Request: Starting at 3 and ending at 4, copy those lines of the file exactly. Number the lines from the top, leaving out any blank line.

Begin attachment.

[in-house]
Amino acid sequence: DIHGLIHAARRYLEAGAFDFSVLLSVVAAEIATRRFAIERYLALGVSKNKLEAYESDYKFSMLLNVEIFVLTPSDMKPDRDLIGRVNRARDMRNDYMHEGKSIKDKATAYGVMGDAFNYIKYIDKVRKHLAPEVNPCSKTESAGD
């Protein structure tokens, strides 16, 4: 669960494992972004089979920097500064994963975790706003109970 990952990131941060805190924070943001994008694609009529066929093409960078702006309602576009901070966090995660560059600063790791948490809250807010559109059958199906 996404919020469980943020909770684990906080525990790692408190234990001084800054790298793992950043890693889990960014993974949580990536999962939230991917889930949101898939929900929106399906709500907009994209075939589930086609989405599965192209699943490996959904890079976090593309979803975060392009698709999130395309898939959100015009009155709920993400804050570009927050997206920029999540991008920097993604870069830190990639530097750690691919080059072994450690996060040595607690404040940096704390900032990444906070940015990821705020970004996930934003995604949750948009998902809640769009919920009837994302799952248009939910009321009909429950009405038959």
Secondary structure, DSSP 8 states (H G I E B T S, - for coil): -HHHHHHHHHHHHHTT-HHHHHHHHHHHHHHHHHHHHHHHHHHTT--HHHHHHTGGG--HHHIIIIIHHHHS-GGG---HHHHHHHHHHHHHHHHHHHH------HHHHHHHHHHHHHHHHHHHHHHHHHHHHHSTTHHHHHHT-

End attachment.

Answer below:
């Protein structure tokens, strides 16, 4: 669960494992972004089979920097500064994963975790706003109970 990952990131941060805190924070943001994008694609009529066929093409960078702006309602576009901070966090995660560059600063790791948490809250807010559109059958199906 996404919020469980943020909770684990906080525990790692408190234990001084800054790298793992950043890693889990960014993974949580990536999962939230991917889930949101898939929900929106399906709500907009994209075939589930086609989405599965192209699943490996959904890079976090593309979803975060392009698709999130395309898939959100015009009155709920993400804050570009927050997206920029999540991008920097993604870069830190990639530097750690691919080059072994450690996060040595607690404040940096704390900032990444906070940015990821705020970004996930934003995604949750948009998902809640769009919920009837994302799952248009939910009321009909429950009405038959």
Secondary structure, DSSP 8 states (H G I E B T S, - for coil): -HHHHHHHHHHHHHTT-HHHHHHHHHHHHHHHHHHHHHHHHHHTT--HHHHHHTGGG--HHHIIIIIHHHHS-GGG---HHHHHHHHHHHHHHHHHHHH------HHHHHHHHHHHHHHHHHHHHHHHHHHHHHSTTHHHHHHT-